New ERP Decoding Paper: Reactivation of Previous Experiences in a Working Memory Task

Bae, G.-Y., & Luck, S. J. (in press). Reactivation of Previous Experiences in a Working Memory Task. Psychological Sciencehttps://doi.org/10.1177/0956797619830398

Gi-Yeul Bae and I have previously shown that the ERP scalp distribution can be used to decode which of 16 orientations is currently being stored in visual working memory (VWM). In this new paper, we reanalyze those data and show that we can also decode the orientation of the stimulus from the previous trial. It’s amazing that this much information is present in the pattern of voltage on the surface of the scalp!

Here’s the scientific background: There are many ways in which previously presented information can automatically impact our current cognitive processing and behavior (e.g., semantic priming, perceptual priming, negative priming, proactive interference). An example of this that has received considerable attention recently is the serial dependence effect in visual perception (see, e.g., Fischer & Whitney, 2014). When observers perform a perceptual task on a series of trials, the reported target value on one trial is biased by the target value from the preceding trial. 

We also find this trial-to-trial dependency in visual working memory experiments: The reported orientation on one trial is biased away from the stimulus orientation on the previous trial. On each trial (see figure below), subjects see an oriented teardrop and, after a brief delay, report the remembered orientation by adjusting a new teardrop to match the original teardrop’s orientation. Each trial is independent, and yet the reported orientation on one trial (indicated by the blue circle in the figure) is biased away from the orientation on the previous trial (indicated by the red circle in the figure; note that the circles were not actually colored in the actual experiment). 

N-1-Decoding--Stimuli.jpg

These effects imply that a memory is stored of the previous-trial target, and this memory impacts the processing of the target on the current trial. But what is the nature of this memory?

We considered three possibilities: 1) An active representation from the previous trial is still present on the current trial; 2) The representation from the previous trial is stored in some kind of “activity-silent” synaptic form that influences the flow of information on the current trial; and 3) An activity-silent representation of the previous trial is reactivated when the current trial begins. We found evidence in favor of this third possibility by decoding the previous-trial orientation from the current-trial scalp ERP. That is, we used the ERP scalp distribution at each time point on the current trial to “predict” the orientation on the previous trial.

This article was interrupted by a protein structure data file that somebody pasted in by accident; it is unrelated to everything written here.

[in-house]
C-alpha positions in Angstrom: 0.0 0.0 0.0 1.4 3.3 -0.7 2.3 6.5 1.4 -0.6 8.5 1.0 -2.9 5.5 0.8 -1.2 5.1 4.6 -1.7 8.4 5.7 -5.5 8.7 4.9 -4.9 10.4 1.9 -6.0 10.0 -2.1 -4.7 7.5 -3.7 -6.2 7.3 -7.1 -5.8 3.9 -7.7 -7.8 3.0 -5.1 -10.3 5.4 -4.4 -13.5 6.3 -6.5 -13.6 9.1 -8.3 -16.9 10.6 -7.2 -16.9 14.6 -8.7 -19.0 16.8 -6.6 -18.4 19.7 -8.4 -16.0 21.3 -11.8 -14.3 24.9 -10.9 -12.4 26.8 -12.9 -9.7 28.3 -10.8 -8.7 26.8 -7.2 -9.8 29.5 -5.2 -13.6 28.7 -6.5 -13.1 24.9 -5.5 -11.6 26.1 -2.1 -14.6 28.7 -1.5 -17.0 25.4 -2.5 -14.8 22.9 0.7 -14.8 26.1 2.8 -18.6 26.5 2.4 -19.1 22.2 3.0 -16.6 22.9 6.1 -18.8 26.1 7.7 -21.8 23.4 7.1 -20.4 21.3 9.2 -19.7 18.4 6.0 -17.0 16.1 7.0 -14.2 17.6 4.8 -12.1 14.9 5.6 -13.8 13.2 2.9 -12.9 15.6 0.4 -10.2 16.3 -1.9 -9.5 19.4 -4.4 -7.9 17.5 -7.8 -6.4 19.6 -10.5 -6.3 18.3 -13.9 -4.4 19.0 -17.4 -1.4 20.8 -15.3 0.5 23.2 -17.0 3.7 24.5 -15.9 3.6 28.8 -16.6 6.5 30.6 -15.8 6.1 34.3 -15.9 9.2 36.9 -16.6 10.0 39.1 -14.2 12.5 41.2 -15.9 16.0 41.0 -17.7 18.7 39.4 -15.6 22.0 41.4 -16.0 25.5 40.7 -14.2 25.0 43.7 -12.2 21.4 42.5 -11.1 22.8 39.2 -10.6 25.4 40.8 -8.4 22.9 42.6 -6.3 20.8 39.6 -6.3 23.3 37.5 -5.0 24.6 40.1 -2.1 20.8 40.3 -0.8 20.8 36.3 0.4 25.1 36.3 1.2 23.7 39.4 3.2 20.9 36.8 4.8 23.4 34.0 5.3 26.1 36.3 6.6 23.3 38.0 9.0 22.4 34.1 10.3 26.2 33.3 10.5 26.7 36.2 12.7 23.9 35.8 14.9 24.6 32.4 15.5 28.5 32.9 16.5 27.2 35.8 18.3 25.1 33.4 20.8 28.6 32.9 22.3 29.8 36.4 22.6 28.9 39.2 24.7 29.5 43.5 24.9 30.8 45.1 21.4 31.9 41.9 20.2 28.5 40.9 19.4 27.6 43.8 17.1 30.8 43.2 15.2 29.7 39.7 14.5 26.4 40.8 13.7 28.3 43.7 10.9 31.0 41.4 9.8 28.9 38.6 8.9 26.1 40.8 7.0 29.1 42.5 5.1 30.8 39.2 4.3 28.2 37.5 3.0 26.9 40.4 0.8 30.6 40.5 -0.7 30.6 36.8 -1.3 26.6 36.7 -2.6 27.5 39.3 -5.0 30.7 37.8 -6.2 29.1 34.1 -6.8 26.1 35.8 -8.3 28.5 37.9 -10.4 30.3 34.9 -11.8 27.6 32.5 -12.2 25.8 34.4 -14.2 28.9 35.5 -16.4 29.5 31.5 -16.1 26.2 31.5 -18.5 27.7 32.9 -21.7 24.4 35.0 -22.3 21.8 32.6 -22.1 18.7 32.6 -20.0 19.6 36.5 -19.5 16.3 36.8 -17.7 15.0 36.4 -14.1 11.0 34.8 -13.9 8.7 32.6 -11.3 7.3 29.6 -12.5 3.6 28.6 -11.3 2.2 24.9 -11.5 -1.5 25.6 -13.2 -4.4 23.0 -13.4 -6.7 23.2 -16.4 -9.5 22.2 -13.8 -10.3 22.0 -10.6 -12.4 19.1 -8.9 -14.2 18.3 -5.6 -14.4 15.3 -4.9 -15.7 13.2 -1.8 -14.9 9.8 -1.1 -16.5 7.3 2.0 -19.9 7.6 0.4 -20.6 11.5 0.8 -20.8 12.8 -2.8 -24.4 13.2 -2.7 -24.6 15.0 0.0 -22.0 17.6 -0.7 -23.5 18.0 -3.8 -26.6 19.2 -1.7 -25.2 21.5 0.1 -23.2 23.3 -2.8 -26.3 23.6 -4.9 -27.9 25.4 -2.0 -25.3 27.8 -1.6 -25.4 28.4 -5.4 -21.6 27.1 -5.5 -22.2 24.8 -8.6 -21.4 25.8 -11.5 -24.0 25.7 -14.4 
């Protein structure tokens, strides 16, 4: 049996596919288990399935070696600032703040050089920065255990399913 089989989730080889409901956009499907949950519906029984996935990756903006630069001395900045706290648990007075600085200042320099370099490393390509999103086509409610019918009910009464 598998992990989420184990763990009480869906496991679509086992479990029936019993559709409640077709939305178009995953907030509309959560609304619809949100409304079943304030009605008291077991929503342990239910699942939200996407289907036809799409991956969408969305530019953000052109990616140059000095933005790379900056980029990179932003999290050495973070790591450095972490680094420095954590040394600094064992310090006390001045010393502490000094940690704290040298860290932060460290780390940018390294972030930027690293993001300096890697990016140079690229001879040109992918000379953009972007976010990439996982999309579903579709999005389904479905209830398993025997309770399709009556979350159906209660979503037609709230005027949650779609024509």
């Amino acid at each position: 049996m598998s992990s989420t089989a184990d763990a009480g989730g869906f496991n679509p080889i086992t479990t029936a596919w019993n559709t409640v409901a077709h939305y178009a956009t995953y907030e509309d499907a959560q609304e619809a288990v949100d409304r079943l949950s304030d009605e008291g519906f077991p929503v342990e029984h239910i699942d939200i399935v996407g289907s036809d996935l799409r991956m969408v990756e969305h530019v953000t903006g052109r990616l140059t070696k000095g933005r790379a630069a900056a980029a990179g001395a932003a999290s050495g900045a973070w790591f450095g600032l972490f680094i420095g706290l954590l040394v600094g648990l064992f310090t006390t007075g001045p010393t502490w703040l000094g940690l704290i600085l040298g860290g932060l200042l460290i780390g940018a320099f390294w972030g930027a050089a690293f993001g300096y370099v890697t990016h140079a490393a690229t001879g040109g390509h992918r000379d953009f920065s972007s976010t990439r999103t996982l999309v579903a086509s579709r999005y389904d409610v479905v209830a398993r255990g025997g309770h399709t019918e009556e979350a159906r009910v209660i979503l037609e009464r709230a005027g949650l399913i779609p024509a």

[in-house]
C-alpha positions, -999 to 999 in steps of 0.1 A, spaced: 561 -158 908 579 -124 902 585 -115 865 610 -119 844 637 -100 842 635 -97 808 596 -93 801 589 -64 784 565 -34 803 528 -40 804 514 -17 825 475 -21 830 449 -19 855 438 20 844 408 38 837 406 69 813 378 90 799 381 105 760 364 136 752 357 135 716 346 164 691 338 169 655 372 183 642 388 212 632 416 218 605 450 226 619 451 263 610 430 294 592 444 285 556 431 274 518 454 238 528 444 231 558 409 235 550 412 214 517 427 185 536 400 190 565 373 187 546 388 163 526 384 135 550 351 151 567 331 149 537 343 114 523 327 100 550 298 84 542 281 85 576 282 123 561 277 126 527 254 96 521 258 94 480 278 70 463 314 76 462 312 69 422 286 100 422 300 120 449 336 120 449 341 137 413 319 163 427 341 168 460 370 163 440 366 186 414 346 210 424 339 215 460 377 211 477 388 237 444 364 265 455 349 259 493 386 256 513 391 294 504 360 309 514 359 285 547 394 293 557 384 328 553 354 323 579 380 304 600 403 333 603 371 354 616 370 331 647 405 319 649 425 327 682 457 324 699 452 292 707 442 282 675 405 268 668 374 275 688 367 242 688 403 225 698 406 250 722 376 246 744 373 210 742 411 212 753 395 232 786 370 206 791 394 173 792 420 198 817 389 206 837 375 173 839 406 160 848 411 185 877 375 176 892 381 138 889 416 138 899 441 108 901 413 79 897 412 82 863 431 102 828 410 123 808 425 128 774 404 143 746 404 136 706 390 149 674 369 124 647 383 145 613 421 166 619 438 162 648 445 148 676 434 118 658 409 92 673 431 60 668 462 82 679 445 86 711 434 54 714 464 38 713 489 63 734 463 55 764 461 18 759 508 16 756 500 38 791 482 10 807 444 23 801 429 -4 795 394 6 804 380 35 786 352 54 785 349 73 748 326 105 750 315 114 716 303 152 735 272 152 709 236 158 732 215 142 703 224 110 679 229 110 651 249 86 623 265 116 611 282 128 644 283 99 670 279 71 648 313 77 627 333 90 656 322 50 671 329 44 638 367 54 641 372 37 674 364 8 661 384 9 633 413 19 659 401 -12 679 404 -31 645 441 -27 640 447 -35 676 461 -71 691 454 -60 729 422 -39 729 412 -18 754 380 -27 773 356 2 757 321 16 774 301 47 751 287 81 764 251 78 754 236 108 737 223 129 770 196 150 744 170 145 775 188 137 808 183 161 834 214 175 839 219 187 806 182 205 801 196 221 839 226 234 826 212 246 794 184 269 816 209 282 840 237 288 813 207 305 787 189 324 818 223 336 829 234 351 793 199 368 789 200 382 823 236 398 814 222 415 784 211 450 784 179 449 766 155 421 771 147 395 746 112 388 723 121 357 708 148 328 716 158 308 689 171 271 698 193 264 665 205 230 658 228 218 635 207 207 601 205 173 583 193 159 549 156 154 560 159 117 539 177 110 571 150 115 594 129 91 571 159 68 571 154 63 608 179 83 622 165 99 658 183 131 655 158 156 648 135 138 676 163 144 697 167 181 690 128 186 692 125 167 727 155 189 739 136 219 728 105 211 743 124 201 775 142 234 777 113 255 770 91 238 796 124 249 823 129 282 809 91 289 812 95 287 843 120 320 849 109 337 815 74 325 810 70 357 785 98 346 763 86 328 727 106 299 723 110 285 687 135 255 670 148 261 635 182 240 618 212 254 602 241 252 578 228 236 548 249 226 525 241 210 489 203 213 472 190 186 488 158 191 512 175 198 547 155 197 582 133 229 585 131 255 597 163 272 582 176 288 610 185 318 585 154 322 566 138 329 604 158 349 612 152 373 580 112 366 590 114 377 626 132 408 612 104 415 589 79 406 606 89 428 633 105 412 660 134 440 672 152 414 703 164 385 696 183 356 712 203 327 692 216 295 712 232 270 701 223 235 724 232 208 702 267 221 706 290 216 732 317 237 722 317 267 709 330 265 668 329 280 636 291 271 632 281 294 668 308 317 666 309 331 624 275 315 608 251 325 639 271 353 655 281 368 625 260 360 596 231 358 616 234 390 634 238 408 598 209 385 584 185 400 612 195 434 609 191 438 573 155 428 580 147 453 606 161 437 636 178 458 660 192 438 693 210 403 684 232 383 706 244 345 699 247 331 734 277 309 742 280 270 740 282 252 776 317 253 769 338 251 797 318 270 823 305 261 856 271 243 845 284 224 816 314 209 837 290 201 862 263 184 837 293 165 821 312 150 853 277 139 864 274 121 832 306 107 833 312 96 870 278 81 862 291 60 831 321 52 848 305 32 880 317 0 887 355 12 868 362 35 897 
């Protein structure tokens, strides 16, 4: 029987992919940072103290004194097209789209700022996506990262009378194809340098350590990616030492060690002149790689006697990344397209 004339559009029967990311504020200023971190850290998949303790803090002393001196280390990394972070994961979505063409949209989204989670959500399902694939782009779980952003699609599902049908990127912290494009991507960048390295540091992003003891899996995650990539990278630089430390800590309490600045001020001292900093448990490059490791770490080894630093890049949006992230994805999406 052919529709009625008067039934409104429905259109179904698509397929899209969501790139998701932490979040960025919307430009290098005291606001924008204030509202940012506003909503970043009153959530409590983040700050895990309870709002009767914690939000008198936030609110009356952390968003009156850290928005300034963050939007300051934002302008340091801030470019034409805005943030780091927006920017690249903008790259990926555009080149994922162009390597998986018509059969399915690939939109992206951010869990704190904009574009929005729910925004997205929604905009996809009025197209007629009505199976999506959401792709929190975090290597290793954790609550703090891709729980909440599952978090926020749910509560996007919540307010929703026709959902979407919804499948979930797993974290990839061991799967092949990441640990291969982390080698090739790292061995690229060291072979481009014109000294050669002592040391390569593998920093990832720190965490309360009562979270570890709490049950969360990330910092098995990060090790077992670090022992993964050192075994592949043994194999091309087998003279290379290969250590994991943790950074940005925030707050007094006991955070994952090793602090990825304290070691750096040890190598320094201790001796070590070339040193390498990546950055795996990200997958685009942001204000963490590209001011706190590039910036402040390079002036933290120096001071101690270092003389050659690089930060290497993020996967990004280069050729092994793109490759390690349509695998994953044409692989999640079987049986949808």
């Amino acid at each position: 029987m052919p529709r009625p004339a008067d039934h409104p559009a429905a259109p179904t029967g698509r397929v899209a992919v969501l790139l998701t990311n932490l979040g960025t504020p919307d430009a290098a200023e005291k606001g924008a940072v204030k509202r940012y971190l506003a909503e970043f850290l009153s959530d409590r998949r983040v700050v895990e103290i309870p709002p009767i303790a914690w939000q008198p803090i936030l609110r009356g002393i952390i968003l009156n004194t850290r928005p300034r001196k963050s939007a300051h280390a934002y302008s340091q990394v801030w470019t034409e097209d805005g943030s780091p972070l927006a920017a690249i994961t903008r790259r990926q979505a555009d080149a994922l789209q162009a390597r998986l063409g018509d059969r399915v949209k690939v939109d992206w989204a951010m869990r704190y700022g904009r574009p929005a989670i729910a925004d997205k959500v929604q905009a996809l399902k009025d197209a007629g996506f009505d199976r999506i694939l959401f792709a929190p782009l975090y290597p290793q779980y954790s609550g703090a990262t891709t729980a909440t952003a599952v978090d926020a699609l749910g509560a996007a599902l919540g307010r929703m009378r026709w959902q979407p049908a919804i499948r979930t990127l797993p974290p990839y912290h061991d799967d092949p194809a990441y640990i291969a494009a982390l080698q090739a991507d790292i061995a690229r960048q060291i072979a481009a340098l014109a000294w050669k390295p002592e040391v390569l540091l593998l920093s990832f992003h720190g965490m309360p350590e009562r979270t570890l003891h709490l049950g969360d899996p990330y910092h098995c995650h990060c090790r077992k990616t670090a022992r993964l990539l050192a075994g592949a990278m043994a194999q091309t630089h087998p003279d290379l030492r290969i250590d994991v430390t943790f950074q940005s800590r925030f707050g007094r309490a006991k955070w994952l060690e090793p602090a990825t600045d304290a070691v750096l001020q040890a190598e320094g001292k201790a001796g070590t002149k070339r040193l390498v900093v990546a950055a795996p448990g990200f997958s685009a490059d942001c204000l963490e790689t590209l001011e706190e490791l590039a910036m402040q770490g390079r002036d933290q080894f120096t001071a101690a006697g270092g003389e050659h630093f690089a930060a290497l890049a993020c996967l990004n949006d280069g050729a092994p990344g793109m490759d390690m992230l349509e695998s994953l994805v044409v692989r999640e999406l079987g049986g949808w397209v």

This previous-trial decoding is shown for two separate experiments in the figure below. Time zero represents the onset of the sample stimulus on the current trial. In both experiments, we could decode the orientation from the previous trial in the period following the onset of the current-trial sample stimulus (gray regions are statistically significant after controlling for multiple comparisons; chance = 1/16). 

N-1-Decoding--Results.jpg

These results indicate that a representation of the previous-trial orientation was activated (and therefore decodable) by the onset of the current-trial stimulus. We can’t prove that this reactivation was actually responsible for the behavioral priming effect, but this at least establishes the plausibility of reactivation as a mechanism of priming (as hypothesized many years ago by Gordon Logan).

This study also demonstrates the power of applying decoding methods to ERP data. These methods allow us to track the information that is currently being represented by the brain, and they have amazing sensitivity to quite subtle effects. Frankly, I was quite surprised when Gi-Yeul first showed me that he could decode the orientation of the previous-trial target. And I wouldn’t have believed it if he hadn’t shown that he replicated the result in an independent set of data.

Gi-Yeul has made the data and code available at https://osf.io/dbgh6/. Please take his code and apply it to your own data!

New Paper: fMRI study of working memory capacity in schizophrenia

Hahn, B., Robinson, B. M., Leonard, C. J., Luck, S. J., & Gold, J. M. (2018). Posterior parietal cortex dysfunction is central to working memory storage and broad cognitive deficits in schizophrenia. The Journal of Neuroscience37, 8378–8387. https://doi.org/DOI: https://doi.org/10.1523/JNEUROSCI.0913-18.2018 https://doi.org/10.1523/JNEUROSCI.0913-18.2018.

In several behavioral studies using change detection/localization tasks, we have previously shown that people with schizophrenia (PSZ) exhibit large reductions in visual working memory storage capacity (Kmax). In one large study with 99 PSZ and 77 healthy control subjects (HCS), we found an effect size (Cohen's d) of 1.11, and the degree of Kmax reduction statistically accounted for approximately 40% of the reduction in overall cognitive ability exhibited by PSZ (as measured with the MATRICS Battery). Change detection tasks are much simpler than most working memory tasks, focus on storage rather than manipulation, and can be used across species. Thus, Kmax gives us a measure that is both neurobiologically tractable and strongly related to broad cognitive dysfunction.